Women, Orthodoxy and the Public Square

Amy Levin: Rick Perry says it’s America’s war on religion, but a subset of the ultra-orthodox in Israel might beg to differ. Perry’s concerns have more to do with school prayer and re-sanctifying Christmas, but many of Israel’s ultra-orthodox are concerned with feminism, or what most feminists would simply call gender equality. Clashes between so-called religious and secular Israelis are nothing new, but a recent spur of incidents has caused a stir in the past few months.  For instance in December an 8-year old Israeli modern orthodox girl, Naama Margolese, was spit on and called a prostitute on her way to school by ultra-orthodox men –apparently her fully covered arms and legs were still considered immodest.

photo by Oded Balilty, AP

According to Ethan Bronner and Isabel Kershner’s insightful piece in the New York Times, increasing media coverage of “hadarat nashim,” or the “exclusion of women,” began three months ago when a female pediatrics professor was prevented from publicly accepting an award for her book because the acting health minister was ultra-orthodox. Other events, according to Bronner and Kershner, include:

the chief rabbi of the air force resigned his post because the army declined to excuse ultra-Orthodox soldiers from attending events where female singers perform; protesters depicted the Jerusalem police commander as Hitler on posters because he instructed public bus lines with mixed-sex seating to drive through ultra-Orthodox neighborhoods; vandals blacked out women’s faces on Jerusalem billboards.

So far, a number of activist groups have taken the lead in pursuing action and awareness regarding what they see as a threat to basic human rights and religious freedom, including organizations like Sister for Women in Israel, Association of Crisis Centers of Sexual Assault Victims, People — The Movement to Promote Social Equality in Israel, and Women’s Parliament.  This month they have all signed a statement, released by the National Israel Fund (NIF) on the prohibition on female speakers at an OB/GYN conference.  Women were censored due to the sponsor organization’s religious beliefs. Additionally, according to Bronner and Kershner, the NIF organized concerts and singalongs for Jerusalem women and postered women’s faces under the slogan, “Women should be seen and heard.”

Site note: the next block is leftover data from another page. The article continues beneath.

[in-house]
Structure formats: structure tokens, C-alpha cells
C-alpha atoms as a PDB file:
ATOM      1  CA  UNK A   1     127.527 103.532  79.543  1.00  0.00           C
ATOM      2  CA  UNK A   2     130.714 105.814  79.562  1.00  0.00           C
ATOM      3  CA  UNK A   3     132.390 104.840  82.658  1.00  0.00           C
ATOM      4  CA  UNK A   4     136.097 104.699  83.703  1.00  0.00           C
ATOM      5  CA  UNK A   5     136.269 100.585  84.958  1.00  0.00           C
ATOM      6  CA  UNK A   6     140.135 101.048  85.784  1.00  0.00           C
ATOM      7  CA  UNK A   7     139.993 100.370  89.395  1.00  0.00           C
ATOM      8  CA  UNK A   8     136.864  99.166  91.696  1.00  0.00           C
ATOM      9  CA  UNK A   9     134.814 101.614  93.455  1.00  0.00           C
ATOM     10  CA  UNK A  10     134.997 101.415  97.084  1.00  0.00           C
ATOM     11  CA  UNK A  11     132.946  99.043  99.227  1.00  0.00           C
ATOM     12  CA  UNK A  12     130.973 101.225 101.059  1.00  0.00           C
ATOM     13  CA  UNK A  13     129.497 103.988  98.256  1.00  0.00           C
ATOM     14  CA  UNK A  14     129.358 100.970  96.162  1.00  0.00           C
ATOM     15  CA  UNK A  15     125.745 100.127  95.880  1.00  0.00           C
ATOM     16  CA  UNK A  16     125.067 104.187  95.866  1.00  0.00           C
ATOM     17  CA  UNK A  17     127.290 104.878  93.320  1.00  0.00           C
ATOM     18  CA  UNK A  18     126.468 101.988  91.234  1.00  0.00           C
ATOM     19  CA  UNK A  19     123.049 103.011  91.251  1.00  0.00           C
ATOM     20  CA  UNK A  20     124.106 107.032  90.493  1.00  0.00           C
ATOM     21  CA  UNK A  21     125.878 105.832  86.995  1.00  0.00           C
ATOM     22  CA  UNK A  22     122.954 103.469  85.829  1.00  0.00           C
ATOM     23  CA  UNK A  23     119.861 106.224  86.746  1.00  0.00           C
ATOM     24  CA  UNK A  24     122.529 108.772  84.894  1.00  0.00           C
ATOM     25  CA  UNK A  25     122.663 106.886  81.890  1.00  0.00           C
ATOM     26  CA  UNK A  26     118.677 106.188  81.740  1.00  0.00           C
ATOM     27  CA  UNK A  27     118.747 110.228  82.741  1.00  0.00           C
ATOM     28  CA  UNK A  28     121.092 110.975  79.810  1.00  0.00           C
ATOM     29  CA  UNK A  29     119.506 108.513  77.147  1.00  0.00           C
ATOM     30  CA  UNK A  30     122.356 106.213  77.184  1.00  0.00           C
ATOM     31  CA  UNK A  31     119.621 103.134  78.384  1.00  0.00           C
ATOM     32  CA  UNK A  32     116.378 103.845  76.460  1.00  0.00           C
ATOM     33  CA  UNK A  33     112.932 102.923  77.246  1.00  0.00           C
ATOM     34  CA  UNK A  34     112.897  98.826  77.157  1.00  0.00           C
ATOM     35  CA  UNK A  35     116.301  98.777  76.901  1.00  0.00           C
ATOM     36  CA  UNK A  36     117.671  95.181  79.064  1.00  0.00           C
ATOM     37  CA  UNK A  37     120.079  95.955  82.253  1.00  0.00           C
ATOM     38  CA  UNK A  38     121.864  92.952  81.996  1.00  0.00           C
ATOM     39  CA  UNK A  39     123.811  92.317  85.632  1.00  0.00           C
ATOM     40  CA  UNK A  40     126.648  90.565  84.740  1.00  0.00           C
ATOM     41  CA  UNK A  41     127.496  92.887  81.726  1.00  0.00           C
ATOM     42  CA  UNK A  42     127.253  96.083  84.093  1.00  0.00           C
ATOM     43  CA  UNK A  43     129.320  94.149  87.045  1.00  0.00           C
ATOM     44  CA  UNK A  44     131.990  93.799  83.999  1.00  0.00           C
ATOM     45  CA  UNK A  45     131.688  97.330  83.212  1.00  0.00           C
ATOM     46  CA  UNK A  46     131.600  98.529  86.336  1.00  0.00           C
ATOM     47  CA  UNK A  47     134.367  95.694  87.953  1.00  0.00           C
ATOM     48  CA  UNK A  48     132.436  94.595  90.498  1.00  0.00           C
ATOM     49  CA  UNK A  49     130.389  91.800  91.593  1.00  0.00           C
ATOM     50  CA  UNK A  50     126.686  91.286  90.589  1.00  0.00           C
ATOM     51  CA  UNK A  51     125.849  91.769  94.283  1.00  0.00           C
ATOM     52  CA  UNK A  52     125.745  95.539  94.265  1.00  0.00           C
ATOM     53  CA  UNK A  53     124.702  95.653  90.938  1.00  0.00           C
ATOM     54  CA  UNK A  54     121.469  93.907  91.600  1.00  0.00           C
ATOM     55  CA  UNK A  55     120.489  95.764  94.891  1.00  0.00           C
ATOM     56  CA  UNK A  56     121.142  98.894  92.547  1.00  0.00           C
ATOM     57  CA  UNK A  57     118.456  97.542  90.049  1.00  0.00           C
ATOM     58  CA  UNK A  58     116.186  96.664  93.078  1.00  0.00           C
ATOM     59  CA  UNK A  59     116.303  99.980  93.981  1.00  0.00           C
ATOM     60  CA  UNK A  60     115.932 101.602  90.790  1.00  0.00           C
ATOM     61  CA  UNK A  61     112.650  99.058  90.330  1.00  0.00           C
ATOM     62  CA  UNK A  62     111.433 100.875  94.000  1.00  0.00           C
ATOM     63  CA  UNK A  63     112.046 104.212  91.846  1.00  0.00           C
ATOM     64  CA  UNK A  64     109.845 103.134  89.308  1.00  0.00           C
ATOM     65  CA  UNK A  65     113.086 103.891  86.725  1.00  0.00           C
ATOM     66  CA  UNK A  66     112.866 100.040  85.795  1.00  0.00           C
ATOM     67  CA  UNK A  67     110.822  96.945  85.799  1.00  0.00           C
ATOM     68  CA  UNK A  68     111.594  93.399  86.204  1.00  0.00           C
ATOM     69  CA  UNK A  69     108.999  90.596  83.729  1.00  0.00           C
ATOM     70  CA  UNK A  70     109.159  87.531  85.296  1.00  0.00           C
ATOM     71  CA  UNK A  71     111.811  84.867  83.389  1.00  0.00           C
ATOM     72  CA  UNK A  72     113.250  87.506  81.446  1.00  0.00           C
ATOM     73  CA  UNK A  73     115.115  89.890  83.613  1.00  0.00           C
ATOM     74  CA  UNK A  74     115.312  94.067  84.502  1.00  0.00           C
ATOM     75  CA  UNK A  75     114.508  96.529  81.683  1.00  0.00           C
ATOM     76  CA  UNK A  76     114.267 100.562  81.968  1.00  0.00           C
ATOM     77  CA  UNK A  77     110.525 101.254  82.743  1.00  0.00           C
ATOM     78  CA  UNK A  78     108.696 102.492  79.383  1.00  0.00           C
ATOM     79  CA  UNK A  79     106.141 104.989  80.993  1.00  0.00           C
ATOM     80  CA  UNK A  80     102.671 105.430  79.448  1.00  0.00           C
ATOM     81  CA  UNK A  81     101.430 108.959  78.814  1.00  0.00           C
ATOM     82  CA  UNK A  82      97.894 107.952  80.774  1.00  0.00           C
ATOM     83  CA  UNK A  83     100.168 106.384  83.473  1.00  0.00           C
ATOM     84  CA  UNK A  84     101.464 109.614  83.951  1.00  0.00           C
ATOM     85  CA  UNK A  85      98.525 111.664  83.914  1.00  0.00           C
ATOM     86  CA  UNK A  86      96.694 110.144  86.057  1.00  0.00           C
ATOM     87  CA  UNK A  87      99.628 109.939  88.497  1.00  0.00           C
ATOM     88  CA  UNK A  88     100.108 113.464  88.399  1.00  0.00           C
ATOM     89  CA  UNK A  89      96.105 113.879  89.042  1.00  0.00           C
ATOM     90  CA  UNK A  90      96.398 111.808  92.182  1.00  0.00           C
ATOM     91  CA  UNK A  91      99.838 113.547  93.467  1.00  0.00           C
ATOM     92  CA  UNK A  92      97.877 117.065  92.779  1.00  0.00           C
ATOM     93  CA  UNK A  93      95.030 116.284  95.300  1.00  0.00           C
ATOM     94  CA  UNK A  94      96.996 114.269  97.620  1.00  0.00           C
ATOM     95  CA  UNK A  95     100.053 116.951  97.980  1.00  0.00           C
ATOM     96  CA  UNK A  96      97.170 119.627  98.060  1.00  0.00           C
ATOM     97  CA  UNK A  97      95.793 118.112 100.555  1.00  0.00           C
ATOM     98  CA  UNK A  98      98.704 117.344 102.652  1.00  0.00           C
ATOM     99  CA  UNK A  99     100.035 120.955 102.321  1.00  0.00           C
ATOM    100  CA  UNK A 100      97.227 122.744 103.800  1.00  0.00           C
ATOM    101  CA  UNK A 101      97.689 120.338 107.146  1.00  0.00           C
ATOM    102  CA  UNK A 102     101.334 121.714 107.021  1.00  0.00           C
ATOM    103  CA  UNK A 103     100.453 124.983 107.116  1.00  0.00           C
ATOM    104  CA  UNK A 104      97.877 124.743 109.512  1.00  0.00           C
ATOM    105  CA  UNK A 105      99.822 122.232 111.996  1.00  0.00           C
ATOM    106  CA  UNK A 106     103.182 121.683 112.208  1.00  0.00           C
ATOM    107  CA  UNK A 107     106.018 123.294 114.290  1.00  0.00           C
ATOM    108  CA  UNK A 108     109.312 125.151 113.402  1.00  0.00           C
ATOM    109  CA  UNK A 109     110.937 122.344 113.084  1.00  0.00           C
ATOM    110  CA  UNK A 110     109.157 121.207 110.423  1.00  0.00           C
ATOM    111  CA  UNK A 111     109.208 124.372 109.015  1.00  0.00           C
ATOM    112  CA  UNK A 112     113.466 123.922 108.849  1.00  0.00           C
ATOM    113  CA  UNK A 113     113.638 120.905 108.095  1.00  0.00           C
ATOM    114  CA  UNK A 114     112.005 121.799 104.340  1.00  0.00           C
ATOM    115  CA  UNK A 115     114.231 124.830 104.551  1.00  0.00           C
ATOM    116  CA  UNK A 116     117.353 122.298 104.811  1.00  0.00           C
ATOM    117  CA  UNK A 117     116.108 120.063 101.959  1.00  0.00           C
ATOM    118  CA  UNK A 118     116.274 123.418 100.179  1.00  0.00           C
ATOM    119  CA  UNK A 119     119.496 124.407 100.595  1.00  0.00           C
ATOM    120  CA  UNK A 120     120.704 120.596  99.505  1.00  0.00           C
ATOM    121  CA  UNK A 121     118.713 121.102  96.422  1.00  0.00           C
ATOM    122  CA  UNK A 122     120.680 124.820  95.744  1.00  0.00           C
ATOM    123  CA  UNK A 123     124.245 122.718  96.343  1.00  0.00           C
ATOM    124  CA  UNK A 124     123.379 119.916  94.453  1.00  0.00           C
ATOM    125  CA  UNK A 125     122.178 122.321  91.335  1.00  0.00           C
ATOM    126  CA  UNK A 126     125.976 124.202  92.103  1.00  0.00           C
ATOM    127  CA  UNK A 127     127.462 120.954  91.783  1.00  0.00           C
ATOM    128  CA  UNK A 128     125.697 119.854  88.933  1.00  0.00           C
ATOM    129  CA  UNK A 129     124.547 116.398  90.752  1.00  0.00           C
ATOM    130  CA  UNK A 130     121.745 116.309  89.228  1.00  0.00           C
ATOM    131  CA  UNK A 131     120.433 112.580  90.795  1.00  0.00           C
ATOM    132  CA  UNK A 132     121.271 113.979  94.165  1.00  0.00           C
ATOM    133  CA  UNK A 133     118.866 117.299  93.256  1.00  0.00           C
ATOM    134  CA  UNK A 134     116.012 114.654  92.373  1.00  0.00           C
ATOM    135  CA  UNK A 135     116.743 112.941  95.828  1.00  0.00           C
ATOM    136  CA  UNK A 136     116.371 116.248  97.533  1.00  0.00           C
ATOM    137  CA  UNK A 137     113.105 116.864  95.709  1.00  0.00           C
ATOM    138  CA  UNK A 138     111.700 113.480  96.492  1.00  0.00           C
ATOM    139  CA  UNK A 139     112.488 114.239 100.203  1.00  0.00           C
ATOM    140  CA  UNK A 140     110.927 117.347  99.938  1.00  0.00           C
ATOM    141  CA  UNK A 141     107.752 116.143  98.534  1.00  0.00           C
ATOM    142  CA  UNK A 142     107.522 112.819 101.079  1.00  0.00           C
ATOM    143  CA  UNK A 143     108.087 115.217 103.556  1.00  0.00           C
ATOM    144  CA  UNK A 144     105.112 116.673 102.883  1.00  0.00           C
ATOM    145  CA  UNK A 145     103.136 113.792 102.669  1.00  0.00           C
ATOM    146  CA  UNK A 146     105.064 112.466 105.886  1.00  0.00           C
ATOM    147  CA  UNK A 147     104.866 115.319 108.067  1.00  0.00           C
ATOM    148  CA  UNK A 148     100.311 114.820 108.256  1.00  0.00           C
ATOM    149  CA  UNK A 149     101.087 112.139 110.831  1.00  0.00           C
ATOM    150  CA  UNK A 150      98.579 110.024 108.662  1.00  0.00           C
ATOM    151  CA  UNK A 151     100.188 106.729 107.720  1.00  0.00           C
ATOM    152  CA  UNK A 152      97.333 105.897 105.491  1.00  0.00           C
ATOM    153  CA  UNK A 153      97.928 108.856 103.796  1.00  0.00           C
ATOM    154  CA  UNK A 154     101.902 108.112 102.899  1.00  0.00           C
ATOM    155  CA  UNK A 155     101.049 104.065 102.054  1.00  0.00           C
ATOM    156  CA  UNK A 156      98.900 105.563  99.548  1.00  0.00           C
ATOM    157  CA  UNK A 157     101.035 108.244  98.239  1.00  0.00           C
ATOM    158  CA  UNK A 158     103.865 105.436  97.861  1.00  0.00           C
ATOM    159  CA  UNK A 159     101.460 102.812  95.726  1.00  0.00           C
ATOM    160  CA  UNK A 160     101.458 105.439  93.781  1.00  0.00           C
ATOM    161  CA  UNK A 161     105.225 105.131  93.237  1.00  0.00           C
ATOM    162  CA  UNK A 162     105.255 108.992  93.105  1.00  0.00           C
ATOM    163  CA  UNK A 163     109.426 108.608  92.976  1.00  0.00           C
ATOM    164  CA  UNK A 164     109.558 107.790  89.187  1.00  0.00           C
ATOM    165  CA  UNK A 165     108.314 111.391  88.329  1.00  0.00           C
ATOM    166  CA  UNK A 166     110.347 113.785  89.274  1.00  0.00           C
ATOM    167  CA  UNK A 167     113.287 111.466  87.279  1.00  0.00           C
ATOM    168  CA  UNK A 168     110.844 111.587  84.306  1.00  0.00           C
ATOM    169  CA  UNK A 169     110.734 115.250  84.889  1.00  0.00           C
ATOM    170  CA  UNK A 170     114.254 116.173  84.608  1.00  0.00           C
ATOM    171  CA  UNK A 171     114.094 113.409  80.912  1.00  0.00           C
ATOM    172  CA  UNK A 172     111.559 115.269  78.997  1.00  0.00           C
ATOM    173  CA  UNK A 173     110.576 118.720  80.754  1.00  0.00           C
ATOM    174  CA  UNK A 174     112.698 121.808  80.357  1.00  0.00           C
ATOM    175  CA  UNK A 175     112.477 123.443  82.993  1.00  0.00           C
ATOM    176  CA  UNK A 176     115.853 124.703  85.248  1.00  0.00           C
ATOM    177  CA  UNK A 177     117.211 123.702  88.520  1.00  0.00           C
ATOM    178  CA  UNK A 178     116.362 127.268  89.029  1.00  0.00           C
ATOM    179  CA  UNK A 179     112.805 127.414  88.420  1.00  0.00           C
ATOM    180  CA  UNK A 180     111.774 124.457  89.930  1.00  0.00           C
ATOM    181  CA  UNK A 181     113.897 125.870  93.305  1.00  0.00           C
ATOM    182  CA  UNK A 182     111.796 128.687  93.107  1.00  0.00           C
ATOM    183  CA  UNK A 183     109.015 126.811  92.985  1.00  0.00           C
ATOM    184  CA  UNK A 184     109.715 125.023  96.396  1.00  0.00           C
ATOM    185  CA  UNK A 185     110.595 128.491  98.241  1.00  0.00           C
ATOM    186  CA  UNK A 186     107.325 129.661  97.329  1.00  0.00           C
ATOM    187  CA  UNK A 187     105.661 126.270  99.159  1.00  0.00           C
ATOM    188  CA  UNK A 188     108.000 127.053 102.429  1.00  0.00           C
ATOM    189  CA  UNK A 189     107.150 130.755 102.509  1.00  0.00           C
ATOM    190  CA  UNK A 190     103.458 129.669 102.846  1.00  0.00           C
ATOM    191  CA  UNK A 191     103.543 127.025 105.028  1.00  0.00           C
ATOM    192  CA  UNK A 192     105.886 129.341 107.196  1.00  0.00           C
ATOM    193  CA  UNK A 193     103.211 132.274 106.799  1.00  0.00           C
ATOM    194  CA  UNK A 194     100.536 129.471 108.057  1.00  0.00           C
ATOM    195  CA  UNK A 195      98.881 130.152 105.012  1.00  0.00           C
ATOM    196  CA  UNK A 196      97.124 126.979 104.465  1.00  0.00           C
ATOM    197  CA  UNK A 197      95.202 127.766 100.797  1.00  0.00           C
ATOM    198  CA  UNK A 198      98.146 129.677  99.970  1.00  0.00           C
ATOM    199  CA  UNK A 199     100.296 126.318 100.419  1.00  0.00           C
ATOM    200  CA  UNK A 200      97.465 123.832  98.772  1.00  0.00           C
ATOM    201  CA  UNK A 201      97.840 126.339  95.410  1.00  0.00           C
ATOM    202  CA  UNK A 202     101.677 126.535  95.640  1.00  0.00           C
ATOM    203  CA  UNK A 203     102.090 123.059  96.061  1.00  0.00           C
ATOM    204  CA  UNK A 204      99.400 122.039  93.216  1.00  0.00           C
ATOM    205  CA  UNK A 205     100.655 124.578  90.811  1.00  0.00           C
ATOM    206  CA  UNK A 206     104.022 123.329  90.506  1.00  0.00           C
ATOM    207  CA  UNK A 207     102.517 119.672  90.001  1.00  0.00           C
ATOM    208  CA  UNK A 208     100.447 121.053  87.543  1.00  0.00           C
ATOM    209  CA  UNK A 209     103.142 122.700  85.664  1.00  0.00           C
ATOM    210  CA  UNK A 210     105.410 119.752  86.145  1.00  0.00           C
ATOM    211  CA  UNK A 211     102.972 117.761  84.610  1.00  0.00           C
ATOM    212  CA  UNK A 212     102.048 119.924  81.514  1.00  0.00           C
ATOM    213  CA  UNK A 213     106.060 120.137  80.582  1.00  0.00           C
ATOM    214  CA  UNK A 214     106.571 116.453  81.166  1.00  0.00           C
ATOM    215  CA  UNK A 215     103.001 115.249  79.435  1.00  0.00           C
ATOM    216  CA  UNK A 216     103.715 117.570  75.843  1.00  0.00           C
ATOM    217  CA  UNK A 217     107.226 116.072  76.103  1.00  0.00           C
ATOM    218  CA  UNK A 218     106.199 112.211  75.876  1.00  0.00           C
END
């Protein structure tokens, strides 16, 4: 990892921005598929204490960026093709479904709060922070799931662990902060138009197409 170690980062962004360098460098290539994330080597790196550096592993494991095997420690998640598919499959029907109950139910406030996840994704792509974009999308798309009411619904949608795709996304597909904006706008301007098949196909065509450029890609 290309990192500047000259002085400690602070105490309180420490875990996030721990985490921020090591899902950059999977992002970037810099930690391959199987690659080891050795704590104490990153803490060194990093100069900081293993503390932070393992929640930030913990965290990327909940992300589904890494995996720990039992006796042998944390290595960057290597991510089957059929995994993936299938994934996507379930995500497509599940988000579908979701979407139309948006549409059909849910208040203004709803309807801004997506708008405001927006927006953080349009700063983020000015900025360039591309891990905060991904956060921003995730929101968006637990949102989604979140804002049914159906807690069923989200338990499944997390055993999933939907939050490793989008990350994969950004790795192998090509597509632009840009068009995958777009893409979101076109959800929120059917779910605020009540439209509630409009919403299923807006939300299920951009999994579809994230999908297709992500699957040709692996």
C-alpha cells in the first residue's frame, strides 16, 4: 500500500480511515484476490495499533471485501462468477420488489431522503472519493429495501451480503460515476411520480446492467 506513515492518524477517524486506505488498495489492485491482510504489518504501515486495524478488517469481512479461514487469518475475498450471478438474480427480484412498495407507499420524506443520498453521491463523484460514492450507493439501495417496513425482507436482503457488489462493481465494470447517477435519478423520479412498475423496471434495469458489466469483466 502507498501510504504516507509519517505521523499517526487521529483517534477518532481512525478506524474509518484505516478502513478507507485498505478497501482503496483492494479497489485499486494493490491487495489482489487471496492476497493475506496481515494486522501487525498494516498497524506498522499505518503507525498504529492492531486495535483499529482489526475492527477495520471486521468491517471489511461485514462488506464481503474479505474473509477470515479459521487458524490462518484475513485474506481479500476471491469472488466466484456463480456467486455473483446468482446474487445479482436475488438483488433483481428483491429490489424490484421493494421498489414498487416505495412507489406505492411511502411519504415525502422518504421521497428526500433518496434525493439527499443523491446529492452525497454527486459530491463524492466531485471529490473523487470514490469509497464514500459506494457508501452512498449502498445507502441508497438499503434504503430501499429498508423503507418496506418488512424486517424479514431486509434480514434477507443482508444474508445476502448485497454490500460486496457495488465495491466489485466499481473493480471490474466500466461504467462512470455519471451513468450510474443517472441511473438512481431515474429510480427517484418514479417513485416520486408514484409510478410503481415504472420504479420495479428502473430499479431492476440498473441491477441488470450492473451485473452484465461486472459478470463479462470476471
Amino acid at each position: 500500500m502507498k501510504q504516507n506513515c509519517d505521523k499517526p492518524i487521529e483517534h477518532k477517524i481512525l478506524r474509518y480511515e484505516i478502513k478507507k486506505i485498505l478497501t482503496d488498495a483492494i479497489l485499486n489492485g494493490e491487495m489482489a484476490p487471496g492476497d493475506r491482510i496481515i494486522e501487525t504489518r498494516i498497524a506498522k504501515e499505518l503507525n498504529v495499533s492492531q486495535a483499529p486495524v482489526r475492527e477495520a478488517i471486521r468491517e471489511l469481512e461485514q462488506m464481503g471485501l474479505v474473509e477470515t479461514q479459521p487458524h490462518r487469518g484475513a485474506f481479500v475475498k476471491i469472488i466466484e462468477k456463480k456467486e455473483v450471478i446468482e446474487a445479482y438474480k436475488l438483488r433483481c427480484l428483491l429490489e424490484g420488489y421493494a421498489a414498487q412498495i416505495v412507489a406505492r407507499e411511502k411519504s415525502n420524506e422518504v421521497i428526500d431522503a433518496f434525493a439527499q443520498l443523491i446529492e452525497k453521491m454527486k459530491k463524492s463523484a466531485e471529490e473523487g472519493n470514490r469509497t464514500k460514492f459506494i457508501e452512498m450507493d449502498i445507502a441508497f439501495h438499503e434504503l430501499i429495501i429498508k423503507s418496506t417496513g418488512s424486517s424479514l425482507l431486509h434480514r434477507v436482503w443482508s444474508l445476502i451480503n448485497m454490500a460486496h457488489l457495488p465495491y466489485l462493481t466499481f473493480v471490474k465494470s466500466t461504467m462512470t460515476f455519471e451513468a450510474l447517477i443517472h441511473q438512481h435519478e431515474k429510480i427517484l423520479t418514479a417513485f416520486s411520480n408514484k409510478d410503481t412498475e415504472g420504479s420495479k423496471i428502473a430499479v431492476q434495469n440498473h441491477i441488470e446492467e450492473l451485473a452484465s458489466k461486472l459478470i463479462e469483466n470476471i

Political figures are speaking up as well. Prime Minister Benjamin Netanyahu assured the public that  “Israel is a democratic, Western, liberal state” and pledged that “the public sphere in Israel will be open and safe for all.” Secretary of State Hilary Clinton condemned discrimination against Israeli women, saying that these acts “reminded her of Iran.” Sounds like there may be some anxiety about democracy in the Middle East. . .that’s new.

Naama Margolese and her mother

Said war on feminism has fueled a type of media coverage that positions secular Israelis against the religious, though at times offers slightly more specificity. Bronner and Kershner identify this pious sector as the “black clad,” ultra-orthodox, known as the Haredim, or “those who tremble before God.” You know that picture you get in your head of the Jewish bearded man with a black hat, side curls, and fringes hanging from his long black coat when you hear the words Orthodox Jew? You’re on the right track. While this sector is of course more diverse than we typically hear, what’s even more varied is the so-called “secular” opposition. In another New York Times article by Kershner, specifically covering outrage over the mistreatment of the 8-year old girl, she writes that “the extremists have provoked an outpouring of opposition from all those who are more flexible, be they ultra-Orthodox, modern Orthodox, mainstream or secular.” Surprise! “Religion” is more diverse than we thought.

Careful to take these issues seriously, and with healthy scrutiny, I see a few main problems with this recent coverage (not to mention cocktail party talk).  One of those problems has to do with math. If secularism ≠ religion, and feminism = secularism, then feminism ≠ religion. This formula propagates the unrealistic (and discriminatory) notion that if we want to promote/preserve feminism (and democracy for that matter), we need to subtract religion from the mix. When we do this, we not only irresponsibly represent lived religion in all its social and political messiness, but we contribute to a long European history of cultural Othering, in which we gloss over the fact that these same mechanisms work tirelessly in our very own backyards.

A second issue has to do with two words that tend to both articulate and confuse: the “Public Sphere.” While it makes my warm blood flow in this cold(ish) winter when I see coverage on this topic, I wish we could linger in the heat a bit longer. When Netanyahu claimed that “the public sphere in Israel will be open and safe for all,” what exactly was he imagining? Should it be “secular,” “plural,” or perhaps “post-secular-religious”? While some scholars of religion and politics have recently contributed some important work on religion in the pubic sphere, I’m partial to pragmatic approaches, such as Yossi Klein Halevi’s suggestions that Israel “face up” to religious extremism. Perhaps if we + communication + cohabitation + regulation and – absolute notions of religion + secularism, we’ll finally = equality.

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